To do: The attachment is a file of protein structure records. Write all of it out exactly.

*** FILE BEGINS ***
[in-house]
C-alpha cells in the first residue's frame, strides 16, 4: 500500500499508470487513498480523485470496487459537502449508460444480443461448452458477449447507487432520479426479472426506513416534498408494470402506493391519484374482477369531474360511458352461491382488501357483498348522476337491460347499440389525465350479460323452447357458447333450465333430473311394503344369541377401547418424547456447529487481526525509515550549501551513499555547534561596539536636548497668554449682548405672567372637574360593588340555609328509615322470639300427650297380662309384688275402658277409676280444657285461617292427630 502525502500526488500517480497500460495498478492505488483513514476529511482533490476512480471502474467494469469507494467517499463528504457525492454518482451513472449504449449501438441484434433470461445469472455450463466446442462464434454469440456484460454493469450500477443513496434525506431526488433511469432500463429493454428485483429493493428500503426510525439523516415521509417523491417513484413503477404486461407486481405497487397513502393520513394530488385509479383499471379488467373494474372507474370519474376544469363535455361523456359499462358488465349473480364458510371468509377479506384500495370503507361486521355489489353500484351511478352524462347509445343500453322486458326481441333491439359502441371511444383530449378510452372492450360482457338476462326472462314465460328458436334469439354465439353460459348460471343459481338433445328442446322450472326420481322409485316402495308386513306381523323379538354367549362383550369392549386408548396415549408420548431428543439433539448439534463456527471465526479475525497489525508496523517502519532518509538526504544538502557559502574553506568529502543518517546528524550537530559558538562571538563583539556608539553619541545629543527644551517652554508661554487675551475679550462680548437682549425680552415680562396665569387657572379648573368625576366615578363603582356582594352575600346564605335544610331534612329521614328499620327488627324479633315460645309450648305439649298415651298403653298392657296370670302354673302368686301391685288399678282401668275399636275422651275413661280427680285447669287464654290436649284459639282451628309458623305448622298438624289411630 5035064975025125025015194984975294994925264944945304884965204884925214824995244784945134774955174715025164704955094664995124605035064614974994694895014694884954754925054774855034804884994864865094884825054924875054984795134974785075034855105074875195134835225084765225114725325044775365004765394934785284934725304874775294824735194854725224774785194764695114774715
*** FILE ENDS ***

[in-house]
C-alpha cells in the first residue's frame, strides 16, 4: 500500500499508470487513498480523485470496487459537502449508460444480443461448452458477449447507487432520479426479472426506513416534498408494470402506493391519484374482477369531474360511458352461491382488501357483498348522476337491460347499440389525465350479460323452447357458447333450465333430473311394503344369541377401547418424547456447529487481526525509515550549501551513499555547534561596539536636548497668554449682548405672567372637574360593588340555609328509615322470639300427650297380662309384688275402658277409676280444657285461617292427630 502525502500526488500517480497500460495498478492505488483513514476529511482533490476512480471502474467494469469507494467517499463528504457525492454518482451513472449504449449501438441484434433470461445469472455450463466446442462464434454469440456484460454493469450500477443513496434525506431526488433511469432500463429493454428485483429493493428500503426510525439523516415521509417523491417513484413503477404486461407486481405497487397513502393520513394530488385509479383499471379488467373494474372507474370519474376544469363535455361523456359499462358488465349473480364458510371468509377479506384500495370503507361486521355489489353500484351511478352524462347509445343500453322486458326481441333491439359502441371511444383530449378510452372492450360482457338476462326472462314465460328458436334469439354465439353460459348460471343459481338433445328442446322450472326420481322409485316402495308386513306381523323379538354367549362383550369392549386408548396415549408420548431428543439433539448439534463456527471465526479475525497489525508496523517502519532518509538526504544538502557559502574553506568529502543518517546528524550537530559558538562571538563583539556608539553619541545629543527644551517652554508661554487675551475679550462680548437682549425680552415680562396665569387657572379648573368625576366615578363603582356582594352575600346564605335544610331534612329521614328499620327488627324479633315460645309450648305439649298415651298403653298392657296370670302354673302368686301391685288399678282401668275399636275422651275413661280427680285447669287464654290436649284459639282451628309458623305448622298438624289411630 5035064975025125025015194984975294994925264944945304884965204884925214824995244784945134774955174715025164704955094664995124605035064614974994694895014694884954754925054774855034804884994864865094884825054924875054984795134974785075034855105074875195134835225084765225114725325044775365004765394934785284934725304874775294824735194854725224774785194764695114774715